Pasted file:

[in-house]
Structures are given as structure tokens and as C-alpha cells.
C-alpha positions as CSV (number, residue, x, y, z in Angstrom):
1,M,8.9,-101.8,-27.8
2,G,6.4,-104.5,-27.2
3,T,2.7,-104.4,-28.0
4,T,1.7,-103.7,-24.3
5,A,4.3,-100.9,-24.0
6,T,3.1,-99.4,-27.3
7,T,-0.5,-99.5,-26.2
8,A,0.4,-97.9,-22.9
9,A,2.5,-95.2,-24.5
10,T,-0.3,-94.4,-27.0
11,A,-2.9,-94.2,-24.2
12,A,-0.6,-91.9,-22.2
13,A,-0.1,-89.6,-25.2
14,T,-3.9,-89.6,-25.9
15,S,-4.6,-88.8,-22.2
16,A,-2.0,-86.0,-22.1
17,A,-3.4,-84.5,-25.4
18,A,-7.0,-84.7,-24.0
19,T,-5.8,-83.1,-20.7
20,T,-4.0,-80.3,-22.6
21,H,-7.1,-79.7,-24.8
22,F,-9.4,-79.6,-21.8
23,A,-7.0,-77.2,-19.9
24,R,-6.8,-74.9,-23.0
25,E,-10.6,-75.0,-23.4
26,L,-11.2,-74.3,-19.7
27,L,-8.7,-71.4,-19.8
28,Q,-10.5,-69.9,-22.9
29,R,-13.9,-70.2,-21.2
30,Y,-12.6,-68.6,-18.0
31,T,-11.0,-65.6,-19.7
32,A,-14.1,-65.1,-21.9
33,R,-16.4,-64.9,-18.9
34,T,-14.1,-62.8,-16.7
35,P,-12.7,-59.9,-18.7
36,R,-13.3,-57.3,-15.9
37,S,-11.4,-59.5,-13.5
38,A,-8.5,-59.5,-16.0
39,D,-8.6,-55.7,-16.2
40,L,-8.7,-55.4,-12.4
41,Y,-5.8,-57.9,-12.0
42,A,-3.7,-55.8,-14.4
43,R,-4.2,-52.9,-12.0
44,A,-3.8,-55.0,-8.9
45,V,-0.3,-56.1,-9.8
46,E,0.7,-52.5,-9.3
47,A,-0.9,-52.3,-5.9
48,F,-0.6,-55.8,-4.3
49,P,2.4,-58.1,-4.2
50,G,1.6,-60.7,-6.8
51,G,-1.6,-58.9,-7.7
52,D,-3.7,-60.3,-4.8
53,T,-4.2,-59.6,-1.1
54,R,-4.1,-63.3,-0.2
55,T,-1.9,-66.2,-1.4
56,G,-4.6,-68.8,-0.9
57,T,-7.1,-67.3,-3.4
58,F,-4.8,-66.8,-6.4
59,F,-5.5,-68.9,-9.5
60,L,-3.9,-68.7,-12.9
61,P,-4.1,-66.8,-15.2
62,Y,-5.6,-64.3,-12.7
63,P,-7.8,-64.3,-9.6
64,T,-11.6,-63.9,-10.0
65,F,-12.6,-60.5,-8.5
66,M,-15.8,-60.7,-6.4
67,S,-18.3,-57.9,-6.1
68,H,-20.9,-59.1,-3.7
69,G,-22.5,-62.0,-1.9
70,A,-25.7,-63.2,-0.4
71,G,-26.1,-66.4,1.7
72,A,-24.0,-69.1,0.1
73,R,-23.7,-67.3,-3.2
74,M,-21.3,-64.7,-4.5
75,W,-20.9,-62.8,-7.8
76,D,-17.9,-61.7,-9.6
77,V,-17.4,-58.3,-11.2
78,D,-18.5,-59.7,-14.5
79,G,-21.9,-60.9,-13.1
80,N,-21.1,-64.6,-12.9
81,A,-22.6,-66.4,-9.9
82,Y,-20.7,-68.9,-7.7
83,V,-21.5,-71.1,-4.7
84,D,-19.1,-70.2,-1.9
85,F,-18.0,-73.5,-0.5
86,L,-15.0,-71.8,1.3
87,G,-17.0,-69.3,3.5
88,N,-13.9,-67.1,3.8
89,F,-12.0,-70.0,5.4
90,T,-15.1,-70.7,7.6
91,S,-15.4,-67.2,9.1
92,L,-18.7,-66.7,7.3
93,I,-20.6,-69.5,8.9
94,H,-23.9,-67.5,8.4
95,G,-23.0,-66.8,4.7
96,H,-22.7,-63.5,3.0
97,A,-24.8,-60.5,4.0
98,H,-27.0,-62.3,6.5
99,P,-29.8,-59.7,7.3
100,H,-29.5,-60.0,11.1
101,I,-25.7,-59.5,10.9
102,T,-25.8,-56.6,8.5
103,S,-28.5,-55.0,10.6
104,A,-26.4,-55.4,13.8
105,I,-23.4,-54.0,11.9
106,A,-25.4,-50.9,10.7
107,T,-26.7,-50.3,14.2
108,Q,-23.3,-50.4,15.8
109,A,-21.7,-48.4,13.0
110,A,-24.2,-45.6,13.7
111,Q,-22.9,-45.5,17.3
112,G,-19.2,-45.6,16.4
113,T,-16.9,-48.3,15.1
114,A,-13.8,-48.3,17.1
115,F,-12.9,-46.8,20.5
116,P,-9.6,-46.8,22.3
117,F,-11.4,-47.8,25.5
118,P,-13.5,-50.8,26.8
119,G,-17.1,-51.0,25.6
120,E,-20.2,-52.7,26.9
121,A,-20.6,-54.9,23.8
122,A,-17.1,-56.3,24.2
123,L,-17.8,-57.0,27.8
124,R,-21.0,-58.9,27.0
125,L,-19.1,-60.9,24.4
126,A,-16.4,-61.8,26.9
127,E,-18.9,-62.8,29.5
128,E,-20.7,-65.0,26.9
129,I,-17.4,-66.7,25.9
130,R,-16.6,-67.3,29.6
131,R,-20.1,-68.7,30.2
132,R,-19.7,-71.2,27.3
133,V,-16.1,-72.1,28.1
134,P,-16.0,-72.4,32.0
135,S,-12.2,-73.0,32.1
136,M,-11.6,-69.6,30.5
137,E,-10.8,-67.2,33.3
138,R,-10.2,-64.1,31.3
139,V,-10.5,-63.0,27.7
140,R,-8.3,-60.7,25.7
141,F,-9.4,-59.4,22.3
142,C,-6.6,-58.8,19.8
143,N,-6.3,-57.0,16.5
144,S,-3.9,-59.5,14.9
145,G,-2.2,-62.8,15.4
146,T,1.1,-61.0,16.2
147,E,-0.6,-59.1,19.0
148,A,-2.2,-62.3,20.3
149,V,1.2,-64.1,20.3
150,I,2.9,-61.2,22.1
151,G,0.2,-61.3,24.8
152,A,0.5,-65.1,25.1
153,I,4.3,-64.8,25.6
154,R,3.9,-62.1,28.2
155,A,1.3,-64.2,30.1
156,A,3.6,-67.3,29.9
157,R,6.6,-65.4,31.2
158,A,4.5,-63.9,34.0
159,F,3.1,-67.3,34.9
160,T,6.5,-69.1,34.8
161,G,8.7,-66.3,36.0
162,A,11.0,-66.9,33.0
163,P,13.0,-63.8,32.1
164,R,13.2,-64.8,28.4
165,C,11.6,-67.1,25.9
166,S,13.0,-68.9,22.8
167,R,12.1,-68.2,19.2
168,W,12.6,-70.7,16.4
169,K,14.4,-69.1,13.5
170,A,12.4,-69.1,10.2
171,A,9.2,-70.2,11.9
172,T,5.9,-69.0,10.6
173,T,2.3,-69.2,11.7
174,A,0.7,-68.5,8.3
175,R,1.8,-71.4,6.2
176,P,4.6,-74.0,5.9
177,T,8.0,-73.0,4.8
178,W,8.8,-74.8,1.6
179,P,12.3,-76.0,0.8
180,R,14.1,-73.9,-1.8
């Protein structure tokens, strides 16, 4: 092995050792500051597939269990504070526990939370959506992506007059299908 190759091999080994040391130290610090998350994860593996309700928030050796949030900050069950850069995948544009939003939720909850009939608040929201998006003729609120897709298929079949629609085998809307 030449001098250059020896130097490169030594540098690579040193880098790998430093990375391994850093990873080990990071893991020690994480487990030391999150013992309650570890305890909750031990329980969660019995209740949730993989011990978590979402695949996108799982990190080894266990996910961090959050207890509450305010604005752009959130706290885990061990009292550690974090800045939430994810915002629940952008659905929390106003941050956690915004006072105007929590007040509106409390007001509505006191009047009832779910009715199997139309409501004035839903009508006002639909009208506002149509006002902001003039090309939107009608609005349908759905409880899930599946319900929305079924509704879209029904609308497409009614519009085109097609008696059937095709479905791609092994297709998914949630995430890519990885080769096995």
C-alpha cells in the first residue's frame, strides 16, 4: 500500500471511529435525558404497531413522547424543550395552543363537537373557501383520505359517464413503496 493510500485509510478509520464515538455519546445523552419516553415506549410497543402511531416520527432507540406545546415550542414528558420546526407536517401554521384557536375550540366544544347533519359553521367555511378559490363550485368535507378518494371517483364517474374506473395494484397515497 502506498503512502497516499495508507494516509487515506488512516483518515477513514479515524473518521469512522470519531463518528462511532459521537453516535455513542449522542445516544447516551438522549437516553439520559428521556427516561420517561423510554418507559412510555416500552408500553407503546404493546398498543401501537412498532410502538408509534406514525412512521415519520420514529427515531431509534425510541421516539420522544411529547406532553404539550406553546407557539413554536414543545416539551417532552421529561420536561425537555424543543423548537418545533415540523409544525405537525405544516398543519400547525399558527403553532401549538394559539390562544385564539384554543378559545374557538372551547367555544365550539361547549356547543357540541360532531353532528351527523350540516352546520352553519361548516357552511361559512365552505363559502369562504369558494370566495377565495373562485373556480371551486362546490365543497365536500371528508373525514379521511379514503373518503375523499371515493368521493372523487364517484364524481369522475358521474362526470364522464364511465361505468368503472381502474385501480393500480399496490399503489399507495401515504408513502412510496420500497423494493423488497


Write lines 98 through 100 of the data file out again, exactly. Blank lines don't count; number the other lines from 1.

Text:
95,G,-23.0,-66.8,4.7
96,H,-22.7,-63.5,3.0
97,A,-24.8,-60.5,4.0